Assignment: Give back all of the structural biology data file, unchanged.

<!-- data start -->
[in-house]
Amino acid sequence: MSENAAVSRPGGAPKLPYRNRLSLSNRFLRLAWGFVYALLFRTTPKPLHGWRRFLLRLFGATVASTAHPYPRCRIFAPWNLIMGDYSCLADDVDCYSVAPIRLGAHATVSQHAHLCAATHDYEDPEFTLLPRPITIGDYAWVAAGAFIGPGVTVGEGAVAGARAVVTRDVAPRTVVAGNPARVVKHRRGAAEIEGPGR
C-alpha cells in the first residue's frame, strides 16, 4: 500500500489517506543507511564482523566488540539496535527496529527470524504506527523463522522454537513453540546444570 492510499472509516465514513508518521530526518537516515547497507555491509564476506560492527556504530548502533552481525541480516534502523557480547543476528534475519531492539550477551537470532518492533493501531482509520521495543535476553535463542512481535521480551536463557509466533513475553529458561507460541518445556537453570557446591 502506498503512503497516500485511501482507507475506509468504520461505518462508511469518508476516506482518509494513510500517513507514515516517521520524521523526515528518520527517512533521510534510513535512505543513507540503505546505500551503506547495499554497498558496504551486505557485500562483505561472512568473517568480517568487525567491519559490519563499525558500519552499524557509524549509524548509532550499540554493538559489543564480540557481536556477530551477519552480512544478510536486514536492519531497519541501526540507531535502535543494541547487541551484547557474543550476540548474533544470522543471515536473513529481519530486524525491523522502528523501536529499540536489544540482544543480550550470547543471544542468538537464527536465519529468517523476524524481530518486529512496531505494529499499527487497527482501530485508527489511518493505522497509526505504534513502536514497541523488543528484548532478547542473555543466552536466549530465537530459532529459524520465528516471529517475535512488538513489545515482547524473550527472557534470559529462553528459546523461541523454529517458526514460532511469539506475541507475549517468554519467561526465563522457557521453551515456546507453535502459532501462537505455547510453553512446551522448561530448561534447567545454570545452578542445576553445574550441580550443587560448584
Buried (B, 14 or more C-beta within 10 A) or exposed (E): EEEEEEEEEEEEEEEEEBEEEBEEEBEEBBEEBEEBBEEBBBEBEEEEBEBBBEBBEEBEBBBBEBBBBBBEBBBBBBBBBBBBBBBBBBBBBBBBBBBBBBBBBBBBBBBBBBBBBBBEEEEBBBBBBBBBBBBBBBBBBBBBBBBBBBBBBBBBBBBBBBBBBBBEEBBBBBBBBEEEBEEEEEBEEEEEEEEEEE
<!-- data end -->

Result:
[in-house]
Amino acid sequence: MSENAAVSRPGGAPKLPYRNRLSLSNRFLRLAWGFVYALLFRTTPKPLHGWRRFLLRLFGATVASTAHPYPRCRIFAPWNLIMGDYSCLADDVDCYSVAPIRLGAHATVSQHAHLCAATHDYEDPEFTLLPRPITIGDYAWVAAGAFIGPGVTVGEGAVAGARAVVTRDVAPRTVVAGNPARVVKHRRGAAEIEGPGR
C-alpha cells in the first residue's frame, strides 16, 4: 500500500489517506543507511564482523566488540539496535527496529527470524504506527523463522522454537513453540546444570 492510499472509516465514513508518521530526518537516515547497507555491509564476506560492527556504530548502533552481525541480516534502523557480547543476528534475519531492539550477551537470532518492533493501531482509520521495543535476553535463542512481535521480551536463557509466533513475553529458561507460541518445556537453570557446591 502506498503512503497516500485511501482507507475506509468504520461505518462508511469518508476516506482518509494513510500517513507514515516517521520524521523526515528518520527517512533521510534510513535512505543513507540503505546505500551503506547495499554497498558496504551486505557485500562483505561472512568473517568480517568487525567491519559490519563499525558500519552499524557509524549509524548509532550499540554493538559489543564480540557481536556477530551477519552480512544478510536486514536492519531497519541501526540507531535502535543494541547487541551484547557474543550476540548474533544470522543471515536473513529481519530486524525491523522502528523501536529499540536489544540482544543480550550470547543471544542468538537464527536465519529468517523476524524481530518486529512496531505494529499499527487497527482501530485508527489511518493505522497509526505504534513502536514497541523488543528484548532478547542473555543466552536466549530465537530459532529459524520465528516471529517475535512488538513489545515482547524473550527472557534470559529462553528459546523461541523454529517458526514460532511469539506475541507475549517468554519467561526465563522457557521453551515456546507453535502459532501462537505455547510453553512446551522448561530448561534447567545454570545452578542445576553445574550441580550443587560448584
Buried (B, 14 or more C-beta within 10 A) or exposed (E): EEEEEEEEEEEEEEEEEBEEEBEEEBEEBBEEBEEBBEEBBBEBEEEEBEBBBEBBEEBEBBBBEBBBBBBEBBBBBBBBBBBBBBBBBBBBBBBBBBBBBBBBBBBBBBBBBBBBBBBEEEEBBBBBBBBBBBBBBBBBBBBBBBBBBBBBBBBBBBBBBBBBBBBEEBBBBBBBBEEEBEEEEEBEEEEEEEEEEE